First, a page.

The first woman in the door took off like a bat out of Hell and ran, literally, through my house tagging items with pre-marked stickers marked “hold” so she could be given first crack at pricing. She tagged many items, but after discovering Lenny was not pricing the items at garage sale prices but at actual estate sale and antique store prices she left with only three treasures.

The line outside my house began to grow and stretch. By 9:30 AM more than 65 people were lined up. By 10:15 AM the line was stretching down the block and we had to increase the number of people in the house at one time from 10 to 15 people. This was also the point where people began to show their true nature.

I stood in amusement watching people display their natural greed and desire to someday die with the most toys. I wasn’t really upset by selling many of the items, and was more upset by the lack of respect people had for the privilege of being invited into someone’s home to purchase the possessions within. I was shocked when a man pulled a dresser drawer from the dresser, dumped the contents on the floor and began pawing through it like an animal. He left empty handed.

I stood by as people talked about the “owners” and how they didn’t need to be asking such high prices because obvious they had money and should just give the stuff away and get on with their lives, only to be more amused whenever Lenny would introduce me as the owner to the same buyers later on. The looks on the faces of those who realized how insulting they were in front of me only minutes earlier when they didn’t know I were the owner were priceless.

We did have attempted shoplifting, and in one case, the case which annoyed me the most, someone smuggled a cast iron piggy bank in the shape of a Conestoga wagon into the bathroom and pried open the bottom for perhaps two or three dollars in change and then tossed the bank beneath my bathroom sink to be discovered by me the next morning. The reason for my annoyance was the bank is a collector’s item and worth $35. The fool was a petty thief who settled for the lesser value. Personally I’m an all or nothing kind of a guy, and never settle for less.

Much like Scarlet O’Hara I’ll do whatever it takes to save my home. I may not have witnessed the burning of Atlanta, but I learned a lot about the dark side of human nature. After watching the vultures pick over the material bones of my ancestors I’ve also learned a lot about myself. I did watch with disgust and amusement the array of greed and disrespect displayed by my fellow human beings, by many people whom I call neighbors who didn’t realize I would be there to witness their actions, and I learned to place value on things other than material objects.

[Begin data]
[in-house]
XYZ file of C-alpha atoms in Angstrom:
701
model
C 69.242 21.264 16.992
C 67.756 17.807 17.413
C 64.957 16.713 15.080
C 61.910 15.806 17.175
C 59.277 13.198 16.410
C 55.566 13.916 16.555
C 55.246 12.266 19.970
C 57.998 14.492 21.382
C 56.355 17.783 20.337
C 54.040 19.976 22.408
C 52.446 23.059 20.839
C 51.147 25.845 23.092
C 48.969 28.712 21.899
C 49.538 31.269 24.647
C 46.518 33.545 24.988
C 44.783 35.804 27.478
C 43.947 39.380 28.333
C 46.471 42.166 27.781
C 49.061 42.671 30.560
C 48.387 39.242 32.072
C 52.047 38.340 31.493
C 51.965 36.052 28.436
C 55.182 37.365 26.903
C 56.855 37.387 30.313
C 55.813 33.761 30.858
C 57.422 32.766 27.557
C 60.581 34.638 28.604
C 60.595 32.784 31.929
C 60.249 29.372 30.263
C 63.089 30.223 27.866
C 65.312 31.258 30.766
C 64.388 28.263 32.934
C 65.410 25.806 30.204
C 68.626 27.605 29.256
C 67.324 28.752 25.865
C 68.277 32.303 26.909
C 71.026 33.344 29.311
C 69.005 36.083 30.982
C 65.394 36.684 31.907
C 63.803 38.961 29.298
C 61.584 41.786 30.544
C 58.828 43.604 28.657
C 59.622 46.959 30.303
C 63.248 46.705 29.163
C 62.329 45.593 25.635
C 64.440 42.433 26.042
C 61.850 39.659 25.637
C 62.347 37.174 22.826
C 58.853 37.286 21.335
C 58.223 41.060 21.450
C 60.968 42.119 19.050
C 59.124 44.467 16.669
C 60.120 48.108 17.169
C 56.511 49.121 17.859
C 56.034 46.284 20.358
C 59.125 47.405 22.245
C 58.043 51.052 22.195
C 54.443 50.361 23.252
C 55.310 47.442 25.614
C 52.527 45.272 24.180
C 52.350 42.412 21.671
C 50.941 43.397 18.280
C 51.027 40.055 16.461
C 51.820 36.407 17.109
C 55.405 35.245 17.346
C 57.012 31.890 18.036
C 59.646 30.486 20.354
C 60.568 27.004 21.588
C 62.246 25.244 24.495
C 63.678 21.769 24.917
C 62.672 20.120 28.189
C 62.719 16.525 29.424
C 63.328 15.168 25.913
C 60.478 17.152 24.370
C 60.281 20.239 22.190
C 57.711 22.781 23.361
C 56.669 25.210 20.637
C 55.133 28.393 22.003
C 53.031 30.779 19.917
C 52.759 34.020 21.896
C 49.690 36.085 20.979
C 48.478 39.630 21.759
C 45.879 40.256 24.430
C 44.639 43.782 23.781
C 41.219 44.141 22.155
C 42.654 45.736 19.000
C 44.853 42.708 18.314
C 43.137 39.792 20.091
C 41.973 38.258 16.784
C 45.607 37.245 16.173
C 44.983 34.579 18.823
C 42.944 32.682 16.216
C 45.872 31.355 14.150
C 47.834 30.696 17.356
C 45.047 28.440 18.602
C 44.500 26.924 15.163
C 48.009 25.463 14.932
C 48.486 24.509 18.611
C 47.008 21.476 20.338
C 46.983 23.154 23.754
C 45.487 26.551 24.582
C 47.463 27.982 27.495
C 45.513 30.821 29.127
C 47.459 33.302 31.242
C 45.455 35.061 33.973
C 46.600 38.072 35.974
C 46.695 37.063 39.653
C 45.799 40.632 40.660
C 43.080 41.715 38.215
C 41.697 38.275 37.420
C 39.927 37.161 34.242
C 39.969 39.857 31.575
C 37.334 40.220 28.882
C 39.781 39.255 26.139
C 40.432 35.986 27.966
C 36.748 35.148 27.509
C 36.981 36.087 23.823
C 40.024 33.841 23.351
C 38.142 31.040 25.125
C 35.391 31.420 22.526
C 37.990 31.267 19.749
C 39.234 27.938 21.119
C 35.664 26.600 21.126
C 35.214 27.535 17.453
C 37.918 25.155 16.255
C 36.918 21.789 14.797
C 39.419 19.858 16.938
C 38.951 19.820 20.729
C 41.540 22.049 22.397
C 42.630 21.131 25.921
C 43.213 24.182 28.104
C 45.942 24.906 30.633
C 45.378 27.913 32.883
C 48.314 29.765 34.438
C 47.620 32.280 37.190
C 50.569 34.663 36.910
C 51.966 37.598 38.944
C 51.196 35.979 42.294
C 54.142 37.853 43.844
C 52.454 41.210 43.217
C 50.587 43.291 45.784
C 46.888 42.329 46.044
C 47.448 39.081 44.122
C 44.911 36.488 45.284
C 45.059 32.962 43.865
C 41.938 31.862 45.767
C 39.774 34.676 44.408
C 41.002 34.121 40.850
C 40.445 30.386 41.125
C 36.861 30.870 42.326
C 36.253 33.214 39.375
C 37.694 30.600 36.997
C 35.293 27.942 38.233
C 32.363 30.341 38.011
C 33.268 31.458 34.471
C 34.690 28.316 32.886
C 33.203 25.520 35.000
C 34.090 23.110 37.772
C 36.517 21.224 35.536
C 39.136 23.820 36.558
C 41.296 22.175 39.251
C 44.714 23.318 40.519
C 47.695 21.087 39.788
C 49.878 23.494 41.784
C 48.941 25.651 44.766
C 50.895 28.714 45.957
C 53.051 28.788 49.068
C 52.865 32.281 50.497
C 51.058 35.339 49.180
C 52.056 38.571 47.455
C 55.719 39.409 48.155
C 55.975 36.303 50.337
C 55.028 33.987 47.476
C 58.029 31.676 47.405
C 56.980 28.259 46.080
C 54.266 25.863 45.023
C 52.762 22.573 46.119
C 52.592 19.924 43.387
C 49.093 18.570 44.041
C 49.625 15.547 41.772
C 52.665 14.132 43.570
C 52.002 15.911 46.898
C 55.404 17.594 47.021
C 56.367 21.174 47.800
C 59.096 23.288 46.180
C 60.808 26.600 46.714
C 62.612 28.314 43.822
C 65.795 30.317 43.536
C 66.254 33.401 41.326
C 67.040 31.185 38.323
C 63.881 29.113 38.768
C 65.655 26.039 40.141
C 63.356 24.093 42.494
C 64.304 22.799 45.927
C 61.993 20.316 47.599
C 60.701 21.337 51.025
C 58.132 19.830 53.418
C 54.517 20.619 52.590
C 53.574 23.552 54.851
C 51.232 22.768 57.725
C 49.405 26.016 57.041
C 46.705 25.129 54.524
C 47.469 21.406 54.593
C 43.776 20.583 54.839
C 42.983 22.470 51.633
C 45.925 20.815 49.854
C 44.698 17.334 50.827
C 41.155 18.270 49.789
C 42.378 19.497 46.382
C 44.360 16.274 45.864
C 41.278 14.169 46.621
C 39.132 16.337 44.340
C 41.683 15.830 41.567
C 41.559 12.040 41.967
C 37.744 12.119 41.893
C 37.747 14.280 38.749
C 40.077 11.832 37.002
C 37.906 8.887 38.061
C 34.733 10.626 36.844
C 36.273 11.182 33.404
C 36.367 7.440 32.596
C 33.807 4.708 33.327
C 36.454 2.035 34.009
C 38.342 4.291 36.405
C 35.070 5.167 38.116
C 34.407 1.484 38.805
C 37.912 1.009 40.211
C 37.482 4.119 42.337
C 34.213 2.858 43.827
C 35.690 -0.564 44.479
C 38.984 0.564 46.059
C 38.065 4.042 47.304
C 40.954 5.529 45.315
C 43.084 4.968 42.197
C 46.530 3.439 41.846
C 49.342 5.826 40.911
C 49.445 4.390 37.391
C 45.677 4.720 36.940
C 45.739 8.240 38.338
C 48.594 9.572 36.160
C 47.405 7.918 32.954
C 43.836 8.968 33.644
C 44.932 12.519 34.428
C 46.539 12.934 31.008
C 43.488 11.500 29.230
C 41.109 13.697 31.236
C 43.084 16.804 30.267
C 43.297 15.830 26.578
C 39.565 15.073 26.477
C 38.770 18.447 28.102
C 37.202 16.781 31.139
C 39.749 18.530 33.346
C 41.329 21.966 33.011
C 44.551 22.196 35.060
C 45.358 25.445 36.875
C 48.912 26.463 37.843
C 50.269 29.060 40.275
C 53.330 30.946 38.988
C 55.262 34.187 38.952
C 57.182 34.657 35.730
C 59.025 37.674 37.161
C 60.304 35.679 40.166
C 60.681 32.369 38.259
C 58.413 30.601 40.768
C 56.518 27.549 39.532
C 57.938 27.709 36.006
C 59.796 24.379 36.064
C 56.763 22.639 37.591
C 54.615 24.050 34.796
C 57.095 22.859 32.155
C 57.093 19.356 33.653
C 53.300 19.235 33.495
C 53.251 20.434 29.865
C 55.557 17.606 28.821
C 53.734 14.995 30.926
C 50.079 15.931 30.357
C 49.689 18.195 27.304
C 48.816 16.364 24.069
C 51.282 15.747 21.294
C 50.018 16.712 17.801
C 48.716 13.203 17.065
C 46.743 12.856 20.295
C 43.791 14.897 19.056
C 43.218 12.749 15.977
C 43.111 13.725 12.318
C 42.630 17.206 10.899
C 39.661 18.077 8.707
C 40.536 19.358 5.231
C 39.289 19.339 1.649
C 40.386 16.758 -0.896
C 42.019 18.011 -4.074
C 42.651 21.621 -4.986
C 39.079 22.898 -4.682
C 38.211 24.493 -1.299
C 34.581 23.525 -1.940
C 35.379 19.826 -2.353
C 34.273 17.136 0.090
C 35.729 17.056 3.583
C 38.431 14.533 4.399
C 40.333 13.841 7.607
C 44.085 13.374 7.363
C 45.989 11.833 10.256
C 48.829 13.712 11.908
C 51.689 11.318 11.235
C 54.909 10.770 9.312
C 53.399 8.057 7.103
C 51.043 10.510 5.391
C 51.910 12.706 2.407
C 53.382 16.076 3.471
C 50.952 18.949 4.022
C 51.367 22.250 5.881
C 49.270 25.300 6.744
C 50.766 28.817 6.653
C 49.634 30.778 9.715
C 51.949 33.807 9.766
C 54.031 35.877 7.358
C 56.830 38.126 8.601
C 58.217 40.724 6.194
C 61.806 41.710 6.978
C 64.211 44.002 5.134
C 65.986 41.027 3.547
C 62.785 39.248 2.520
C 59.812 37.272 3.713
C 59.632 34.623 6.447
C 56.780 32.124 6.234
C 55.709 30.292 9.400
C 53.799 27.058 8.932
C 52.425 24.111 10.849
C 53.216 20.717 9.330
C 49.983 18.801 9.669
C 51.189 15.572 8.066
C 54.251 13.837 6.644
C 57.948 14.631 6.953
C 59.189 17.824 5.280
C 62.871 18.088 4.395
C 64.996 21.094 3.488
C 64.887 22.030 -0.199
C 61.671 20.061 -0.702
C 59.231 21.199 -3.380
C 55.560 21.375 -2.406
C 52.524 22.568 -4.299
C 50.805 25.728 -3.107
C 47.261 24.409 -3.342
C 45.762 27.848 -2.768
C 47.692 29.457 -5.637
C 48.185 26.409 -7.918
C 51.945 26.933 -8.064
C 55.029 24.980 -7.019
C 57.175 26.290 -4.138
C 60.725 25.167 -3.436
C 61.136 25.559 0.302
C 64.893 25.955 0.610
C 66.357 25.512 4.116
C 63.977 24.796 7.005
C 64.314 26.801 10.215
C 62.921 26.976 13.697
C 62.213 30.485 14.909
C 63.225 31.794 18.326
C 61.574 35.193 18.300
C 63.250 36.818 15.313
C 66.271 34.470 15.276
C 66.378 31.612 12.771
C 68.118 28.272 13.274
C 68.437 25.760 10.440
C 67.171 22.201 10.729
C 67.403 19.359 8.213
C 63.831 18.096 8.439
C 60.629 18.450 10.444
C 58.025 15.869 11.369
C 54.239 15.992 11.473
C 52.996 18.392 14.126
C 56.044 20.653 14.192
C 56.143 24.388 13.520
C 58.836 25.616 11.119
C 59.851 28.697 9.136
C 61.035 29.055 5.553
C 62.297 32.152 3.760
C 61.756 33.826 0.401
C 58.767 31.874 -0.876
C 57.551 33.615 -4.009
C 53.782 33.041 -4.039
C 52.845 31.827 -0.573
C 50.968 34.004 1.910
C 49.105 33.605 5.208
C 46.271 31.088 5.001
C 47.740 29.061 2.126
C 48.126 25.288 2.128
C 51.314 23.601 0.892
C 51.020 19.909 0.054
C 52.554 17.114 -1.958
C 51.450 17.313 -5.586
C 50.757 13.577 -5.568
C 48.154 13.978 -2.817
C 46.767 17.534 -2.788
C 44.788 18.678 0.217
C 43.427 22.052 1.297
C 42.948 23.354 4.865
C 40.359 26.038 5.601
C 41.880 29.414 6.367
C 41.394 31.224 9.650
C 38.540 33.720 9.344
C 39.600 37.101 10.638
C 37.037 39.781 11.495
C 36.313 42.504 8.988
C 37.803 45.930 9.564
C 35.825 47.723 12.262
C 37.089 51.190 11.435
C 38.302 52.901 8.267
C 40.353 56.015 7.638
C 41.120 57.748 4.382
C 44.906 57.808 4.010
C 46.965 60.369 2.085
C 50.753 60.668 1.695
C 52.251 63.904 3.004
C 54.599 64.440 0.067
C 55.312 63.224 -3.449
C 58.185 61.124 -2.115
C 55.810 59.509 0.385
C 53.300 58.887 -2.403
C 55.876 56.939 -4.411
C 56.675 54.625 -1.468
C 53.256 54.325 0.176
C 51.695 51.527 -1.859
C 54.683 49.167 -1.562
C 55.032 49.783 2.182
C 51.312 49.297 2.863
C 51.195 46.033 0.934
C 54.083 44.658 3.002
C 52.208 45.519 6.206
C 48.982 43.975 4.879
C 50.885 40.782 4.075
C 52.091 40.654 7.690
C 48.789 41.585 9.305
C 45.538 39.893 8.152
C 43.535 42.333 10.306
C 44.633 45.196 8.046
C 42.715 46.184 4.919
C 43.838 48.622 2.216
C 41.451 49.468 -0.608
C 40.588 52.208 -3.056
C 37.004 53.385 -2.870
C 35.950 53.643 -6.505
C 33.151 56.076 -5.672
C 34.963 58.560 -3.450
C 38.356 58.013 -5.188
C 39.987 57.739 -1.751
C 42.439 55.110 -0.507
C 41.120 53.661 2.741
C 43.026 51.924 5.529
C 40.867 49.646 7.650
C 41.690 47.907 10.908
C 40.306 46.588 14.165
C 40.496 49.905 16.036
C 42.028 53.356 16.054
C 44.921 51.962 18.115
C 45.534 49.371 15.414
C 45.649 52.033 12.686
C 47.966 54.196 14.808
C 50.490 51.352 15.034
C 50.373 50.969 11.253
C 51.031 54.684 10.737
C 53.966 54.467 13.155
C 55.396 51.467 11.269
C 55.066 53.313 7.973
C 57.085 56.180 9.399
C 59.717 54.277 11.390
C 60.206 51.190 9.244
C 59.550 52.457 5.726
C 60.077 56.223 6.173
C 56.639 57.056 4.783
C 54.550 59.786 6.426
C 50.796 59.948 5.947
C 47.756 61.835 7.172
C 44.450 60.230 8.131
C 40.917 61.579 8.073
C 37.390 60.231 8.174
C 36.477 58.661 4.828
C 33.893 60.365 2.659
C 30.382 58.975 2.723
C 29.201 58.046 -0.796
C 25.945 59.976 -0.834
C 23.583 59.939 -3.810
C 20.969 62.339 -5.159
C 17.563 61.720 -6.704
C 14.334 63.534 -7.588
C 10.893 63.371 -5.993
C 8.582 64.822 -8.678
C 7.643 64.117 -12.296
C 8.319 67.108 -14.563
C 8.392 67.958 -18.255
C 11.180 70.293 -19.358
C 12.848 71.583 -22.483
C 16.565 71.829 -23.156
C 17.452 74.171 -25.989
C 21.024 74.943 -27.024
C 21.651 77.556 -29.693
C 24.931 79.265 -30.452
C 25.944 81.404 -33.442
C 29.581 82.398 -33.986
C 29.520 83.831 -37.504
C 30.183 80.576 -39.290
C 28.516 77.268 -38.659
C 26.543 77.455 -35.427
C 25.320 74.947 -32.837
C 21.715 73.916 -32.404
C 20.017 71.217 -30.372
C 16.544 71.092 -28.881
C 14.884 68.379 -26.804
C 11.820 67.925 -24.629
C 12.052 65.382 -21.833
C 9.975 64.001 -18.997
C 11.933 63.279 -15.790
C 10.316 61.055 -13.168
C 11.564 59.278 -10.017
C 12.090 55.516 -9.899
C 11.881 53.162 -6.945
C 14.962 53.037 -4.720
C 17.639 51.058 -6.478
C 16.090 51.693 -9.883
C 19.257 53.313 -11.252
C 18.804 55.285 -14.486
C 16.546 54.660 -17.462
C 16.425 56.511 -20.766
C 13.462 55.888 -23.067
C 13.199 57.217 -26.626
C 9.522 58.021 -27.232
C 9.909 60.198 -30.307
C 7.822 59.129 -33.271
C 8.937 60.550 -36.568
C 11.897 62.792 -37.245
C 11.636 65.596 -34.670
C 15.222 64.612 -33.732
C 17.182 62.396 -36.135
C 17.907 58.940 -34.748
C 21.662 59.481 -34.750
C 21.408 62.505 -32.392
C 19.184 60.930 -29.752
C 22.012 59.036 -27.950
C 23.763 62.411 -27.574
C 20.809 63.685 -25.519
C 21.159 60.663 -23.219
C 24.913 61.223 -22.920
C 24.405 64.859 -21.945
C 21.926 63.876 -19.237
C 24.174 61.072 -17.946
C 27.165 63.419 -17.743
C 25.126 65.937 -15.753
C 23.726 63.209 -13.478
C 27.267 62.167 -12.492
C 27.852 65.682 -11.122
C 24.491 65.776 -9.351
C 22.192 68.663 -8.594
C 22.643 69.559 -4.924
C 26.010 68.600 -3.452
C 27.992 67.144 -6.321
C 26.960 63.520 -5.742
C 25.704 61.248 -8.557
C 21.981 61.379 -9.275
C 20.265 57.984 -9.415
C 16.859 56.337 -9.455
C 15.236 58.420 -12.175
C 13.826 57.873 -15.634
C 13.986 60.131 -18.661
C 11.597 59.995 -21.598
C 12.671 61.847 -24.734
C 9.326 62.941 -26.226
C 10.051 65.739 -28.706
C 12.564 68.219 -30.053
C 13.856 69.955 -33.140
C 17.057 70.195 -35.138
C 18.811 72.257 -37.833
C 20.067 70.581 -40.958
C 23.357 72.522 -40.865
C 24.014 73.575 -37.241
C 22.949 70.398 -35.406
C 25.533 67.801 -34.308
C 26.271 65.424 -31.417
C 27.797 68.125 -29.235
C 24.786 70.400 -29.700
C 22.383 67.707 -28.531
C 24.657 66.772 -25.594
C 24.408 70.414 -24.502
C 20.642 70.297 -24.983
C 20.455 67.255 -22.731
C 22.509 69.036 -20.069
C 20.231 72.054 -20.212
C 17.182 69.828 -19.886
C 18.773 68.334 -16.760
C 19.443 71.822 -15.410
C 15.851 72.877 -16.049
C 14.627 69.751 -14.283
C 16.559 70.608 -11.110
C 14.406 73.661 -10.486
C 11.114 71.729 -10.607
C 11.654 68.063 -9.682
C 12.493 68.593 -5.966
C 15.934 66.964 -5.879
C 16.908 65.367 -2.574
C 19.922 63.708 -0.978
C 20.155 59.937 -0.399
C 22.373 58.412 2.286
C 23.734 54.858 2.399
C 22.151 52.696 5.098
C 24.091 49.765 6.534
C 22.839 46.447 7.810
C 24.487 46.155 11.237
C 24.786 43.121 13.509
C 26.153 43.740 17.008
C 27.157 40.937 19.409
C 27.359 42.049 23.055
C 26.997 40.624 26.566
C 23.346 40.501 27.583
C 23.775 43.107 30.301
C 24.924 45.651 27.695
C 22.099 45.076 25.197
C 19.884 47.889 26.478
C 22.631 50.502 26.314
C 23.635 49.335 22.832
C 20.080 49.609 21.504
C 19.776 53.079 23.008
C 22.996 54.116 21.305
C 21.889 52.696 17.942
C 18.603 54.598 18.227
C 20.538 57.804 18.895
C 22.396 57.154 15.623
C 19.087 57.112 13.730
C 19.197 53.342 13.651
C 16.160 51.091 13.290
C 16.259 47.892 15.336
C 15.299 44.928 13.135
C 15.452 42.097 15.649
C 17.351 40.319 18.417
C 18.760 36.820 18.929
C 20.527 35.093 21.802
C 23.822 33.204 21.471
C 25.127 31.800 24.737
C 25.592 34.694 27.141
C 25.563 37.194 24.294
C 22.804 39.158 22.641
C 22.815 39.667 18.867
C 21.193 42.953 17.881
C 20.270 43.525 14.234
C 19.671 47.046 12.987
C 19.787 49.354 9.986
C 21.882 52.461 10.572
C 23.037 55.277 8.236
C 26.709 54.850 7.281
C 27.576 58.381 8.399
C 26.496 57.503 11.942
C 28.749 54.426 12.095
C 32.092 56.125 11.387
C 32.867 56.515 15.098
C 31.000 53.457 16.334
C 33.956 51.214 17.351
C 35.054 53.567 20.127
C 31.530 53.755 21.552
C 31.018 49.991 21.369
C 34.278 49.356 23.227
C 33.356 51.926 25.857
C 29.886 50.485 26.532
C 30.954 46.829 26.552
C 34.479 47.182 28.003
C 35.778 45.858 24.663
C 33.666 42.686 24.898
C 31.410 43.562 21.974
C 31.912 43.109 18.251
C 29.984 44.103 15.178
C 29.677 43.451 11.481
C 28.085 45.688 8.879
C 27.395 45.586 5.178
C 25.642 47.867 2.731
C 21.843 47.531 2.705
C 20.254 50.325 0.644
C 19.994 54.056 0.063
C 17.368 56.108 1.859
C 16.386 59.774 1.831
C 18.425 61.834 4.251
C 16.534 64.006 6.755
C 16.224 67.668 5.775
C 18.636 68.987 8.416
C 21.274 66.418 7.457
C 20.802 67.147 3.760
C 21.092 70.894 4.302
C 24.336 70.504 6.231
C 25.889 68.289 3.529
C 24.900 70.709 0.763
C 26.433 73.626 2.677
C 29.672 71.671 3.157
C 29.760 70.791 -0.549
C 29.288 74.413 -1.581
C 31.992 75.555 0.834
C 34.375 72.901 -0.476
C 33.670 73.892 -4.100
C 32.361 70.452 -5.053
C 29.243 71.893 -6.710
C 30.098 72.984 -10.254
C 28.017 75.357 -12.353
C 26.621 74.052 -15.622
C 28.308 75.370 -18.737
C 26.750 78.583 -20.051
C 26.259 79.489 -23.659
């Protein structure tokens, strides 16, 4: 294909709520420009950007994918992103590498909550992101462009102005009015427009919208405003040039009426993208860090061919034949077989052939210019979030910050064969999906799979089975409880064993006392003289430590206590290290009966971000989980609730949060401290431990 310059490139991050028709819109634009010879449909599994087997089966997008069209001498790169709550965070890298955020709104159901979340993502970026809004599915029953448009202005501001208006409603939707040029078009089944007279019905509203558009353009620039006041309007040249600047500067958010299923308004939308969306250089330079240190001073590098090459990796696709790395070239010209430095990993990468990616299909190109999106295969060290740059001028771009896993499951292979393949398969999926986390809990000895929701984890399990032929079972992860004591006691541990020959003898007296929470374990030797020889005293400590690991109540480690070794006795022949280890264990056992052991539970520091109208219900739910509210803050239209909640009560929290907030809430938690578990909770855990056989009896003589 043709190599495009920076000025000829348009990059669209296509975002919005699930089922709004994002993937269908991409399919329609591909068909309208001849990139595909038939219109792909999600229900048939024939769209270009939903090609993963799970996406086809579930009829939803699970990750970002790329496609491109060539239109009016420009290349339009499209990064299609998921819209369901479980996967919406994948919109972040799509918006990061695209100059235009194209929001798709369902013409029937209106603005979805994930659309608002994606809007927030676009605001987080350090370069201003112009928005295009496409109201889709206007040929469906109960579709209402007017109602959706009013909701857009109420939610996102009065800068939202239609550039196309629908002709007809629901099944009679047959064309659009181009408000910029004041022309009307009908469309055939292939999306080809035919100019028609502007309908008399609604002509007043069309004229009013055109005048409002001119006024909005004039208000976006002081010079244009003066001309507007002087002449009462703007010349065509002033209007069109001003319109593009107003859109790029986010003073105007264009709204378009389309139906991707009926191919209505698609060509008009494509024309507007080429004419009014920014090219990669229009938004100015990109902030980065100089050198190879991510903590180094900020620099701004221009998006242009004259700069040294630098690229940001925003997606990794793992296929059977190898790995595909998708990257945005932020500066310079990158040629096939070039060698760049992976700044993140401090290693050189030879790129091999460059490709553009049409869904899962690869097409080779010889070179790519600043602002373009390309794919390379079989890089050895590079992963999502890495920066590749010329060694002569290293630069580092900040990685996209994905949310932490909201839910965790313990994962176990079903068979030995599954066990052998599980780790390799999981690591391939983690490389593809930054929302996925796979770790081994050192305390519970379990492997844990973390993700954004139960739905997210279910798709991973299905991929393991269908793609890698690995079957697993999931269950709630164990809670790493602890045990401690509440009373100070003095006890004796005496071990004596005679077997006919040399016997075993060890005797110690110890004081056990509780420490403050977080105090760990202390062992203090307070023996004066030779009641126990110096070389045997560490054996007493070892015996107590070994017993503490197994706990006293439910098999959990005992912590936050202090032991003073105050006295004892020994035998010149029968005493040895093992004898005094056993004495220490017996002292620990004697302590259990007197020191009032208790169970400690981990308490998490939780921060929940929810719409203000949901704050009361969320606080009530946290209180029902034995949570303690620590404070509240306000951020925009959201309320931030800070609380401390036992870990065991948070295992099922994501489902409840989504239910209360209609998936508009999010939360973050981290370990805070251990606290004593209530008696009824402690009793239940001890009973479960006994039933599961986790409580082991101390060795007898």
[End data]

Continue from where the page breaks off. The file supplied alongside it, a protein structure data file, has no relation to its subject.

I’ve learned to value the moments when I am feeling secure and at peace with the world. I’ve learned to value something that can make me laugh, or cry, or smile or sigh. I’ve learned to value sunrise and sunset, watching my dog roll in the grass, seeing a red fox on the hill behind my house, watching a deer wander down the street in front of my house looking for a way back to his forest. My values have shifted and changed for the better because of much of what I’ve been through these past few years that have led to the current financial disaster that is my life, and I’m sure there will be many more changes before this is all over. If things work out, much like Scarlet O’Hara I’ll save Tara, but if they work out in another way I may not need to save the plantation in order to be wealthy.


Robert is the author of the novels Cool Mint Blue, Melba Ridge, and the recently released The Adventures of Homosexual Man and Lesbian Lad; and the creator of the on-line comix Impure Thoughts found at his web site Inside R.A. Melos, as well as having been an on-line staff writer for QBliss where he had a monthly humor column, Maybe A Yip, Maybe A Yap. In his non-writing time, when he's not studying the metaphysical or creating a tarot deck, he sells real estate in Middlesex County New Jersey, hangs out with his dog Zeus, and spends time at the Pride Center of New Jersey in Highland Park, NJ, where he is on the Board of Trustees.

more about robert a. melos


suicidal tendencies
that's what brothers are for
by robert a. melos
topic: writing
published: 8.14.02

american gothic redux: stairway to heaven
by robert a. melos
topic: writing
published: 6.14.03


lucy lediaev
8.13.08 @ 11:54a

I was relieved to read the last paragraph. It's rather like I felt after the Northridge earthquake. I lost things--some of them with sentimental value and a few with some monetary value. At first it was distressing, then I realized they were just things. You seem to have come to a similar realization. I can tell you life will be easier now that you've had that insigt.

tracey kelley
8.29.08 @ 9:29a

Wow, Robert, your play-by-play is eerie and interesting at the same time. I could never have imagined such a scene.

I know it's been incredibly difficult, but it -will- get better.

Intrepid Media is built by Intrepid Company and runs on Dash